I’m back in the saddle again — writing wise, that is, so it’s time to update this blog. (I’ve also changed the template, but I am not totally happy with it yet. Expect more changes in this area.)
I went looking to find the origin of ‘back in the saddle again’ and I discovered that it was originally applied to cowboys and jockeys returning to work after injury, and then became applied more broadly to anyone returning to work after an injury or absence.
I looked up its meaning online and was surprised to discover that according to the Urban Dictionary it also means “when you are back to doing what you do best.”
I like that idea.
I don’t know if writing is what I do best: I do know it is what I long to do best. I constantly struggle with not throwing something away the minute I write it. On my best days, I feel like a pass-through — one of those openings between a kitchen and a dining room. The food is in the kitchen. There’s chopping and mixing and seasoning and heat applied to it and voila! Dishes are handed through the pass-through and a meal appears on the table: hot, fragrant, and delicious.
The process that the food travels through to become dinner is the way writing works for me. When I sit down to write, sometimes I have an idea. Sometimes I don’t. I sit down. I have thoughts. Sometimes they are quite specific thoughts, particularly if I have an assignment. Sometimes I walk around and think. Sometimes I don’t even have to think. I just type. I am the pass-through. The writing happens at the keyboard.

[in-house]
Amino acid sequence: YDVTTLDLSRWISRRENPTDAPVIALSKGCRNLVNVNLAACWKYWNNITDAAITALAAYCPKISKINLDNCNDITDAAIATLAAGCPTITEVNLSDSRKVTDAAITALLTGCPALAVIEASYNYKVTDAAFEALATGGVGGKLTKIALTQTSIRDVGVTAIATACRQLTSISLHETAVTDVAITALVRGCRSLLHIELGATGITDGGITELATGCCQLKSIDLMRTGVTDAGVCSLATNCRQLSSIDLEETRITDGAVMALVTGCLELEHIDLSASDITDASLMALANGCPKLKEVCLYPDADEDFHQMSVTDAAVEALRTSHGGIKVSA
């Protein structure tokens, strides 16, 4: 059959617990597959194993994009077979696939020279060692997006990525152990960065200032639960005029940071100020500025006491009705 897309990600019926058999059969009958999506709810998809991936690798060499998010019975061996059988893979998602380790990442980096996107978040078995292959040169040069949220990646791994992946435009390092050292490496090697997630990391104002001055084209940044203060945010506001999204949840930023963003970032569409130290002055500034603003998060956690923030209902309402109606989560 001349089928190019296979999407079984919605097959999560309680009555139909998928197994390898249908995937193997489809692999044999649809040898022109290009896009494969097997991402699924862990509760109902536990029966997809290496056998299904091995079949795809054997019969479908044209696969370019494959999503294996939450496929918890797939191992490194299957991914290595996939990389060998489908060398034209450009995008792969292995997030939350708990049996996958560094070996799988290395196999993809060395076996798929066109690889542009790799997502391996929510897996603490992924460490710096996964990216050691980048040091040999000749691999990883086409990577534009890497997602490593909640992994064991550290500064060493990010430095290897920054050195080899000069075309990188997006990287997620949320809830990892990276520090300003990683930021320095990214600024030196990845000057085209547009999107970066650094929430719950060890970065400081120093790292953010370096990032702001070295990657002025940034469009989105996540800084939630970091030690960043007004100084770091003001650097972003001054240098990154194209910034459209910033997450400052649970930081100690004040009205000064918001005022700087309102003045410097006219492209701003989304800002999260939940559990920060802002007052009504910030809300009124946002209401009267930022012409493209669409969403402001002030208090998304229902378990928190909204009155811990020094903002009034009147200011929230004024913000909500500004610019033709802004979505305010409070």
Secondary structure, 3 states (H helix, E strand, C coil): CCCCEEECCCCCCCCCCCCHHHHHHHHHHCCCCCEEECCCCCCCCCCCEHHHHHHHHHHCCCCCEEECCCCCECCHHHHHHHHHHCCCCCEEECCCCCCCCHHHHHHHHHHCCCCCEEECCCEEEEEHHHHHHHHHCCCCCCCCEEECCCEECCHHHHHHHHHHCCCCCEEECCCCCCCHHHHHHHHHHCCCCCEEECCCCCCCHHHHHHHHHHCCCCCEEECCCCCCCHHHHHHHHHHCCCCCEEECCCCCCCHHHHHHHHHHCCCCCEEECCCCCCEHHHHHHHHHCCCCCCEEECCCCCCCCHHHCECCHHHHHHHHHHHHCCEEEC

When my work is going well, I don’t understand how my thoughts go from my brain to my fingers as they type, but they do. It’s as if I am not there. It’s intensely satisfying. Sometimes it’s pleasurable — it’s an overwhelming relief when I can get what I am thinking transferred from my head to paper.
That’s when the work is going well.
When the work is not going well, it’s like a bad card trick. “Pick a card, any card.” I pick them all and every single one is the wrong card.
That’s when I pull every trick I’ve ever heard of out of my writing bag. If I’m stuck and I am writing in longhand, I switch pens. Sometimes the color of the ink or the feel of the nib will awaken my imagination. If I am working on fiction, I just ask, “and then?” and make myself write that down — no matter how unlikely. I do this over and over and over, until I get the requisite number of words (1667 on my novel). If I am writing non-fiction (850 for an Op-Ed; 650 for my Lifestyles column; as many words as it takes for other essays), I apply the same process, but with different phrases. Instead of “and then?” I ask “Why?” for an Op-Ed and “So what?” for Lifestyles.
Most of the time I am lucky — I don’t have to ask myself those questions because I walk around asking them in my head, all day long, and by the time I get to the keyboard (or the pen, if I am sitting someplace and that’s all that’s available to me), I have enough momentum in my head to make my hands move.